Science Is Interpretation

By Neuroskeptic | January 4, 2014 1:07 pm

You don’t need new data to produce new science. A re-analysis or re-interpretation can be just as important and original as a new set of results.

I say this because there’s an interesting discussion going on over at PubPeer. In brief, British physicists Julian Stirling and colleagues have released a draft paper using reanalysis to criticize the idea of ‘striped’ nanoparticles.

Nanoparticles are tiny bits of a material, such as gold. They can be coated in various chemicals (ligands), which has important biological and medical applications. It has been suggested that some mixtures of ligands form regular stripes on the surface of gold nanoparticles, and that these stripes can be seen with an AFM scanning tunnelling microscope (STM).


Stirling et al argue that these stripes are nothing more than artefacts caused by technical limitations in the STM; their argument is that the stripes are no more real than, say, the dots, blotches and shadows that appear when images are converted to JPEG format. According to Stirling et al these artefacts have given rise to 23 peer-reviewed publications, many in top journals. For more on the background, see here and here.

textextAnyway, Stirling et al’s new paper is based largely on a reanalysis of the original data presented in support of the claims about striped nanoparticles. On PubPeer, the authors say that this was a problem when they tried to get it published:

Journals were unwilling to even consider papers which focused on reanalysis of published data (Something which I find very worrying…)

They quote an editor at an unnamed journal that had previously published some of the critiqued work:

However, [our journal] does NOT publish papers that rely only on existing published data. In other words. [our journal] does NOT publish papers that correct, correlate, reinterpret, or in any way use existing published literature data. We only publish papers with original experimental data.”

This is an all too common sentiment. It reminds me of the psychiatrists who, in response to criticism of their paper about bipolar disorder, wrote that:

“[Our critics] view their position as part of a ‘debate’ about the ‘ever-widening bipolar spectrum.’ We consider data, not debates, as central to the progress in the scientific understanding of mood disorders…”

Yet data is not science, or understanding, or even knowledge: it’s just data. All data needs to be interpreted before it can tell us anything. Sometimes an interpretation will be very simple (e.g. “this image accurately represents the subject”), but as Stirling et al point out, these simple interpretations can be mistaken.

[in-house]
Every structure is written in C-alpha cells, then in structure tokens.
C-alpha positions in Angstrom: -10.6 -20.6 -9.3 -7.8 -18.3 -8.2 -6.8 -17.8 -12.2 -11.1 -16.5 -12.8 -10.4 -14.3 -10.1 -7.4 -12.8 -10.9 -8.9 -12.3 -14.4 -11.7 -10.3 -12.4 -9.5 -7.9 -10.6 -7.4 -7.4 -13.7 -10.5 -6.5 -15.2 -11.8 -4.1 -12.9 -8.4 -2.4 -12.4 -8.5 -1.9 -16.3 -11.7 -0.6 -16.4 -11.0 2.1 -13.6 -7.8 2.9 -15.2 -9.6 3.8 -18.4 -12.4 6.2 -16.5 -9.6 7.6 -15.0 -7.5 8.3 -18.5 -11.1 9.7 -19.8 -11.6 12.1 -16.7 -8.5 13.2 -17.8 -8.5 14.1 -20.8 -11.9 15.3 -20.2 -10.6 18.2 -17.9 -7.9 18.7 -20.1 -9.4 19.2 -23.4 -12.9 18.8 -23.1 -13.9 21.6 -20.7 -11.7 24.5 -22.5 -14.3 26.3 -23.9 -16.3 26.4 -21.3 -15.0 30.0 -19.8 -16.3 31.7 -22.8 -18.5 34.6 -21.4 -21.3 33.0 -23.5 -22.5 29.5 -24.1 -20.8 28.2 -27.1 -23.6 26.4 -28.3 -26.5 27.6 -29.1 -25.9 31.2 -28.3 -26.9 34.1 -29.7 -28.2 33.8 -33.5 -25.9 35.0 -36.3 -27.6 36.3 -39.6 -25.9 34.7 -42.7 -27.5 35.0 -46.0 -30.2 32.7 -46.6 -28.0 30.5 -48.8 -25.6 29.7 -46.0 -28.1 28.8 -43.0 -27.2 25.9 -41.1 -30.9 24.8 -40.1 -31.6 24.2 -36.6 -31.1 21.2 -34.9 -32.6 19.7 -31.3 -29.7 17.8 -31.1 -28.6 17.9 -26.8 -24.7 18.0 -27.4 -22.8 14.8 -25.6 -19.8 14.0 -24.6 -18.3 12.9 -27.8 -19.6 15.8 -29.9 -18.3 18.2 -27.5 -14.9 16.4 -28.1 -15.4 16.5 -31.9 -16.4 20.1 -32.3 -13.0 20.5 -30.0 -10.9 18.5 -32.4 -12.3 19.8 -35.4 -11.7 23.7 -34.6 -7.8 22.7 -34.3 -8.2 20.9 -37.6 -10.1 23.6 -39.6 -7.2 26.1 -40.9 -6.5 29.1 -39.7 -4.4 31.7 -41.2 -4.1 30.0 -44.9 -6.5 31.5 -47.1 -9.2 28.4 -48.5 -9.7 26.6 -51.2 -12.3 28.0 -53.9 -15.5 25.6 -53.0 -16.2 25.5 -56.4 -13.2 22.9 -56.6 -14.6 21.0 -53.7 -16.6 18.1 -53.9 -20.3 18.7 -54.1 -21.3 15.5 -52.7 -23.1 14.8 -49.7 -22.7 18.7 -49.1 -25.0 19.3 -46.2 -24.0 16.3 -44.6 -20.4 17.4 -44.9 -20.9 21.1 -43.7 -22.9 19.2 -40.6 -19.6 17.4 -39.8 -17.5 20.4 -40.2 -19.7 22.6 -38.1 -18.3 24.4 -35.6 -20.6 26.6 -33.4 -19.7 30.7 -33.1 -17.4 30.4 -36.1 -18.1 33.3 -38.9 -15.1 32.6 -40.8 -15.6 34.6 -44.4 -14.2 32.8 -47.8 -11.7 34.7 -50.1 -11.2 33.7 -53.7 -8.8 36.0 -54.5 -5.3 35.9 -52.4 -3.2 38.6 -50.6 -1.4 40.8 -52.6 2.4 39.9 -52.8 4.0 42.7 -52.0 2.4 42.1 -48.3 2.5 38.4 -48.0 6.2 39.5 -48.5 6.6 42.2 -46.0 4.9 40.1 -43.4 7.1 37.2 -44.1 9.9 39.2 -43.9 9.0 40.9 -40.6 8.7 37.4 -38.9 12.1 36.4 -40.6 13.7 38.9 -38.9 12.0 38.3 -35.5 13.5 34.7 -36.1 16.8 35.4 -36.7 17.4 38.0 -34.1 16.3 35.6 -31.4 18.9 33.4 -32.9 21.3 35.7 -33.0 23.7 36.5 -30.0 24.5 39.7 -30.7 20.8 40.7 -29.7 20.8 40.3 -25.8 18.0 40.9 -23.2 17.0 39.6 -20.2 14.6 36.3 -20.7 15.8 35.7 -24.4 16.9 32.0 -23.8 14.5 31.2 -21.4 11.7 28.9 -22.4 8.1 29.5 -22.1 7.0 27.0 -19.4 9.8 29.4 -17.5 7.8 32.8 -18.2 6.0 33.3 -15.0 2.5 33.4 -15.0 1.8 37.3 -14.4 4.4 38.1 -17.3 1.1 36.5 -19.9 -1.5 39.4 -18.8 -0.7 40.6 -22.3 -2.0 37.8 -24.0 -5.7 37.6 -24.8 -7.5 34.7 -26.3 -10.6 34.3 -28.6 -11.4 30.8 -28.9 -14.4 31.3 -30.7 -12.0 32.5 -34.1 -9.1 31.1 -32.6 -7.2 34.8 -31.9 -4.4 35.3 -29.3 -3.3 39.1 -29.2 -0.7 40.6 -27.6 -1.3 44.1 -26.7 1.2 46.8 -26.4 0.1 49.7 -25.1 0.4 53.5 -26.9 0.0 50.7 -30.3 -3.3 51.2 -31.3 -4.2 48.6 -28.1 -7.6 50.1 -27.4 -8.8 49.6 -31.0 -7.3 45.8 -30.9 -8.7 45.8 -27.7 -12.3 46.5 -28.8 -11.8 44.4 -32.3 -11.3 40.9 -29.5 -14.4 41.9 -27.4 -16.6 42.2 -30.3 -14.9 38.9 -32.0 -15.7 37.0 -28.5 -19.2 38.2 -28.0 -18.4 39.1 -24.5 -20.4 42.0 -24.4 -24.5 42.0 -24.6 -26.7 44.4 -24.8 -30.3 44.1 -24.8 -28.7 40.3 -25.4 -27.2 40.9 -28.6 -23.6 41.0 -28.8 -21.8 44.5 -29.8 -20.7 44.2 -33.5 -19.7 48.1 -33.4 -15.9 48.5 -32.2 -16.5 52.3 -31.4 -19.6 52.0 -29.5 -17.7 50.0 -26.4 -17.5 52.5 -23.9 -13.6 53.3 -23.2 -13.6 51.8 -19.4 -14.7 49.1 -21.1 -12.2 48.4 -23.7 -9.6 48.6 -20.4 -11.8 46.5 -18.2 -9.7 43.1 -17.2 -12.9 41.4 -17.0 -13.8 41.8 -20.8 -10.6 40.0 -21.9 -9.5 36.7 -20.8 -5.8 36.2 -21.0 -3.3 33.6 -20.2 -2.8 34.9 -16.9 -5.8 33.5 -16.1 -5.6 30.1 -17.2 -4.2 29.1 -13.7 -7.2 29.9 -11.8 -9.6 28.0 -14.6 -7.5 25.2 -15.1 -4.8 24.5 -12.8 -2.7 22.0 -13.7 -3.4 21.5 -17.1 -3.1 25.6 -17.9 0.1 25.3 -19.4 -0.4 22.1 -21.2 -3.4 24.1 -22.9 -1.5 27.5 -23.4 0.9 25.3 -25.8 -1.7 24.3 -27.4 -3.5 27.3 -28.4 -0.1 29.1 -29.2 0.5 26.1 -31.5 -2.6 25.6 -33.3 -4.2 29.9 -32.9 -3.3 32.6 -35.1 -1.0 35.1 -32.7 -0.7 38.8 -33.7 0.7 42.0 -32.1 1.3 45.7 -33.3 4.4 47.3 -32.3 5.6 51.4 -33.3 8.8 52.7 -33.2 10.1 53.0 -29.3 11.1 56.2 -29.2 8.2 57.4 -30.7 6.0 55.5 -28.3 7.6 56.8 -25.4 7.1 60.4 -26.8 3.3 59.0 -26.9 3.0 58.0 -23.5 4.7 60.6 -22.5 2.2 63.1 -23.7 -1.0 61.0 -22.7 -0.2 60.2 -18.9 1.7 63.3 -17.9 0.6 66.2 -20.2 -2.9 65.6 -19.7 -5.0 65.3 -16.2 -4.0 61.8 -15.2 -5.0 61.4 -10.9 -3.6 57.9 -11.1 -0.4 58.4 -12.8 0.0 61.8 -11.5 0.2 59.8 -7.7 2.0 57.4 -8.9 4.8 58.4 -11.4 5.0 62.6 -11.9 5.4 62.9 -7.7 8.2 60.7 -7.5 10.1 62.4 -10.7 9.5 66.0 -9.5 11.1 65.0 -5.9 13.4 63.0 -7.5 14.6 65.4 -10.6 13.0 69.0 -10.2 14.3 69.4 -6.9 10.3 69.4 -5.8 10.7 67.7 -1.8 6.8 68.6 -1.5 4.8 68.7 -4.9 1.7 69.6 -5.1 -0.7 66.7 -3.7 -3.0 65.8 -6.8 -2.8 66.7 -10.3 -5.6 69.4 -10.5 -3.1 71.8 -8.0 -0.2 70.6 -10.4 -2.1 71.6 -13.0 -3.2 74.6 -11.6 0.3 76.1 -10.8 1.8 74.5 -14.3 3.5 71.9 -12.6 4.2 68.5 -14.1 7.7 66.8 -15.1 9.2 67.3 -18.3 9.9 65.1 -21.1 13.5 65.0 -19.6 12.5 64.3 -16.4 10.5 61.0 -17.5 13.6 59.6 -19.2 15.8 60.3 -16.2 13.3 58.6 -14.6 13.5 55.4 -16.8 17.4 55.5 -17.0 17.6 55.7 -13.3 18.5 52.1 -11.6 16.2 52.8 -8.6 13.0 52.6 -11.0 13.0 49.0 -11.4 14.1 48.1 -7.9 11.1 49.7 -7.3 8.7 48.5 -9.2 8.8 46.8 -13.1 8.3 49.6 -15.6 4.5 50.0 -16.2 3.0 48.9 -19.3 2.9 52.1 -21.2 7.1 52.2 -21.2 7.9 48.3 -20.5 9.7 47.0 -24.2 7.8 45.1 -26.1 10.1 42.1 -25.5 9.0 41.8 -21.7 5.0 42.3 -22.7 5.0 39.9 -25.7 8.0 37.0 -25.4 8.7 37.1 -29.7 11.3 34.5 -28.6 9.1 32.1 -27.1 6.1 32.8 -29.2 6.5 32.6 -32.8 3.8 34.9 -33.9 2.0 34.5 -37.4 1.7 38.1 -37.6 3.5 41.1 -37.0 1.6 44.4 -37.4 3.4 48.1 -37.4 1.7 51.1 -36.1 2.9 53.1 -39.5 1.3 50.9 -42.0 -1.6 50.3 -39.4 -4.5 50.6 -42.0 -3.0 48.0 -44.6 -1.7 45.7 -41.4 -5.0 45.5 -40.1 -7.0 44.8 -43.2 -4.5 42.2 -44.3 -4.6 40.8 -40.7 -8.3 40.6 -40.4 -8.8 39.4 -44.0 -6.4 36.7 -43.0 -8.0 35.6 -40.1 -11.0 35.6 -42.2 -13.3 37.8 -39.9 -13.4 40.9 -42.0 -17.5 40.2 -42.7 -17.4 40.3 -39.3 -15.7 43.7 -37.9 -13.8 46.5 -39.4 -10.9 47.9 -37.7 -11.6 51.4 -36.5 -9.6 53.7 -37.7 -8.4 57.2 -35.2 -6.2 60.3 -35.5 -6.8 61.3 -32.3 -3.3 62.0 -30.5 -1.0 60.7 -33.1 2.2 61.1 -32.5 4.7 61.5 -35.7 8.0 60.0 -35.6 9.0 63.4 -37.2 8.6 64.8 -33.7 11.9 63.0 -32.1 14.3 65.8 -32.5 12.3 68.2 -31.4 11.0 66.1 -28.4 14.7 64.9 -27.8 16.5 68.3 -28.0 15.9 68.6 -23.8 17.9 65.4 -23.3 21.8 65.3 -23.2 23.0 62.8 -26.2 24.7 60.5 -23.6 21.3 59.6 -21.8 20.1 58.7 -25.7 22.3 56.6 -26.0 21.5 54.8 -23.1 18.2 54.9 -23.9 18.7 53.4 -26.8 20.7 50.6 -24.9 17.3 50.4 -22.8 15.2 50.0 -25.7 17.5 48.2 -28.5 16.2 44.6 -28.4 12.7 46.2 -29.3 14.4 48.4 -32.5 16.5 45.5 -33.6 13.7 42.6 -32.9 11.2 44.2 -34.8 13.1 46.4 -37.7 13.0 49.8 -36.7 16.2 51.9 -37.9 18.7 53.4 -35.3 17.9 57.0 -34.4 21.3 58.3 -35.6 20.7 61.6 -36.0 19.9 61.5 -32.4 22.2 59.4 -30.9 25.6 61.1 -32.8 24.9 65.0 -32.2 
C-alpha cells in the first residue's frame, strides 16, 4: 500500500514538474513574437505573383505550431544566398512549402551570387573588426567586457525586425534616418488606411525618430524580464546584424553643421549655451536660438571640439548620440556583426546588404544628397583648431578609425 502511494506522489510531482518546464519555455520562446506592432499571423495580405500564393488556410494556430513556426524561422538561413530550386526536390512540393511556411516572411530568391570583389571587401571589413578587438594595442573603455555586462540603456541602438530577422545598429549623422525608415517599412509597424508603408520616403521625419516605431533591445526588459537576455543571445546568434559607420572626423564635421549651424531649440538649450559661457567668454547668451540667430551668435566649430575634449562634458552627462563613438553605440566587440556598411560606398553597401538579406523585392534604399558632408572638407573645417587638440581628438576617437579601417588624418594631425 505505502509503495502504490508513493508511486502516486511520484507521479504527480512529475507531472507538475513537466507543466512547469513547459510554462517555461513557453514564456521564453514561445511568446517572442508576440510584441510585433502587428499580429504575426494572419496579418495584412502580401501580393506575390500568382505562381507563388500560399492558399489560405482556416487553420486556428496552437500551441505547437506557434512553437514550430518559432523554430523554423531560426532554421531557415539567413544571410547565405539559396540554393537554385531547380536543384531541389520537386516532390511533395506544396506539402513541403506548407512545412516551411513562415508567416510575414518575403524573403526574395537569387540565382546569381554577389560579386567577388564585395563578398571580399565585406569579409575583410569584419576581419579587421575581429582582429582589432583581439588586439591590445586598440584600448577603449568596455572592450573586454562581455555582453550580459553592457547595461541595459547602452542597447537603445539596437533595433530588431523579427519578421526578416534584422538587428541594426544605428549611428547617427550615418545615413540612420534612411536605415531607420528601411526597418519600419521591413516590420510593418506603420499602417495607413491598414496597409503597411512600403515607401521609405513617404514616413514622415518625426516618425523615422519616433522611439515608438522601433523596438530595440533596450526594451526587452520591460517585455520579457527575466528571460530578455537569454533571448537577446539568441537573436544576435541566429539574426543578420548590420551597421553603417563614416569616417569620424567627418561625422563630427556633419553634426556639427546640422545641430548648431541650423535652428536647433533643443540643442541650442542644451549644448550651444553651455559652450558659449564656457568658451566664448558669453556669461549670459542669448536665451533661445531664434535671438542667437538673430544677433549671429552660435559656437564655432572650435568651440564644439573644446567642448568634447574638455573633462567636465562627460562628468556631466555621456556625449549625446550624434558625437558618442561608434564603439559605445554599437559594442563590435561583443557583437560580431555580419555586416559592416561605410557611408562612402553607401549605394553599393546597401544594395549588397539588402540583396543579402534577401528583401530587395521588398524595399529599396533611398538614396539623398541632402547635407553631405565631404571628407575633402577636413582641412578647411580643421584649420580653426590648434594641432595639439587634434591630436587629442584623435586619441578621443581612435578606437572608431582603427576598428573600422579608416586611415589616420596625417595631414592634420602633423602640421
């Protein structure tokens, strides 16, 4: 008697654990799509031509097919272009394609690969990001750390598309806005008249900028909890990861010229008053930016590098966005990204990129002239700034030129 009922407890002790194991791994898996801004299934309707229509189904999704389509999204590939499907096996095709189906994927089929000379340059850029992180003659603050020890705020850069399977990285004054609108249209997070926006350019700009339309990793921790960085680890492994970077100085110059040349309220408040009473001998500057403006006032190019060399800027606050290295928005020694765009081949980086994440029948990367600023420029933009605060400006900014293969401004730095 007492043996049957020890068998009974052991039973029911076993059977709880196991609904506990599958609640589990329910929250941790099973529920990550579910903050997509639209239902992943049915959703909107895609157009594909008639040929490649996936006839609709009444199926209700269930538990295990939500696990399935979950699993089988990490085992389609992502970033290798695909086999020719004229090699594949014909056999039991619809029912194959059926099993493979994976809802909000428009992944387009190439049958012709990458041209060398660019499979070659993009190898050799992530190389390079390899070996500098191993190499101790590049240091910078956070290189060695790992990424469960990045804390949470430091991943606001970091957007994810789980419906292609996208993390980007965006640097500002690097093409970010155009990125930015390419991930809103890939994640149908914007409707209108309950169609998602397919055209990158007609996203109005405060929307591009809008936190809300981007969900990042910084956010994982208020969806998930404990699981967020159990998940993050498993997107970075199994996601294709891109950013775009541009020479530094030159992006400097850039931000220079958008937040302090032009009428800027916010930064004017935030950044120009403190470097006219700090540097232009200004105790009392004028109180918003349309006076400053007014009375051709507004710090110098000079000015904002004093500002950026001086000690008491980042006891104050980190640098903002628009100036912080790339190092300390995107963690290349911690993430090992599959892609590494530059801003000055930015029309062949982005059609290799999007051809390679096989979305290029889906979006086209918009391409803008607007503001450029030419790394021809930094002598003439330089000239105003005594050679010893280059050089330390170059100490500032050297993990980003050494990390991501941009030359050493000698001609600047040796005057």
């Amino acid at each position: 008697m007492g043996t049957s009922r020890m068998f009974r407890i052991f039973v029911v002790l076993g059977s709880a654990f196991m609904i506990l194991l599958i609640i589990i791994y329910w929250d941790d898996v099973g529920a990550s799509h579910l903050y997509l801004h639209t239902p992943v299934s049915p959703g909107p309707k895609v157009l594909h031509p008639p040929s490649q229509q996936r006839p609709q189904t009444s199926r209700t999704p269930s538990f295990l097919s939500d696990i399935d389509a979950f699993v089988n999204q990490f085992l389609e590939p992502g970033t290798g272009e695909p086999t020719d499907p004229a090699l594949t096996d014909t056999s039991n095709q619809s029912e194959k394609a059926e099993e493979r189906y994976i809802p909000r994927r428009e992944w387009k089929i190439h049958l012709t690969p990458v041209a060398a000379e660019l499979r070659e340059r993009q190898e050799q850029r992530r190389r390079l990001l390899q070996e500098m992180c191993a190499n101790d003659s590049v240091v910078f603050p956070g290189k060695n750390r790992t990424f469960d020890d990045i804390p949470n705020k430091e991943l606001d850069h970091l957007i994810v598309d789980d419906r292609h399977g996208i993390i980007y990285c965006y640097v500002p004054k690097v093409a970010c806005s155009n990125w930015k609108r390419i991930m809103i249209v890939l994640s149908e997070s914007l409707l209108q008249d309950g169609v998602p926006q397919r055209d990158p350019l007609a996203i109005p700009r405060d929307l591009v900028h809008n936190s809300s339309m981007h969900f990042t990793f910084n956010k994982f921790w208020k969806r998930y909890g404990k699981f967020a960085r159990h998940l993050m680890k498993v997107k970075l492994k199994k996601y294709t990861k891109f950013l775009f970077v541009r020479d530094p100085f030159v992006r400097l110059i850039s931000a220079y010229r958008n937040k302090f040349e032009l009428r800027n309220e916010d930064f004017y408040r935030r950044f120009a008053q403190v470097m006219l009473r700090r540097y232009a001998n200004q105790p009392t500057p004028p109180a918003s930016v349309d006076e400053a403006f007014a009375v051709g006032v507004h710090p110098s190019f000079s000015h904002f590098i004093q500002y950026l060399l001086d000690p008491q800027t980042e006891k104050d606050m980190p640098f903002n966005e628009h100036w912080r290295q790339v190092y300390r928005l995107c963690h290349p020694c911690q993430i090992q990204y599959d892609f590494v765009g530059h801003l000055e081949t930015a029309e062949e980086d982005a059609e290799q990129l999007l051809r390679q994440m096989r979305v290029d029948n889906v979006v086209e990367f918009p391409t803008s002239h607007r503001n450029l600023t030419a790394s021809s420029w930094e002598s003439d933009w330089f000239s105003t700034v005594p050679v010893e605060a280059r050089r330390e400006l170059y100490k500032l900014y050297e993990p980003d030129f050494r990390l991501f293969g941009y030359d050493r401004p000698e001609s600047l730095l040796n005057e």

Science is the process of understanding the world by drawing the right interpretations from the evidence. A paper that offers a new interpretation of old data is a new piece of scientific work, in every sense of the term, and publishers ought to treat it as such. Much of Darwin’s work was reinterpretation, as was almost all of Einstein’s – just to name a couple of famous scientific reinterpreters.

The idea that new science requires new data might be called hyperempiricism. This is a popular stance among journal editors (perhaps because it makes copyright disputes less likely). Hyperempiricism also appeals to scientists when their work is being critiqued; it allows them to say to critics, “go away until you get some data of your own”, even when the dispute is not about the data, but about how it should be interpreted.

ResearchBlogging.orgJulian Stirling, Ioannis Lekkas, Adam Sweetman, Predrag Djuranovic, Quanmin Guo, Josef Granwehr, Raphaël Lévy, & Philip Moriarty (2013). Critical assessment of the evidence for striped nanoparticles arXiv arXiv: 1312.6812v1

  • templeruins

    Interpretations often depend on how you are arriving at your “data”, and what type of data we are talking about. Purely mathematical and theoretical understandings of phenomena are often providing different interpretations to observed and experimental data of phenomena. Sometimes they cannot be reconciled. This has been happening in modern science since Newton. Look at the fundamentally different opinions on the qualities of light and colour between Newton and Goethe.

  • Guest

    Great piece, reminds me of the martian canals.

  • Rebecca Schwarzlose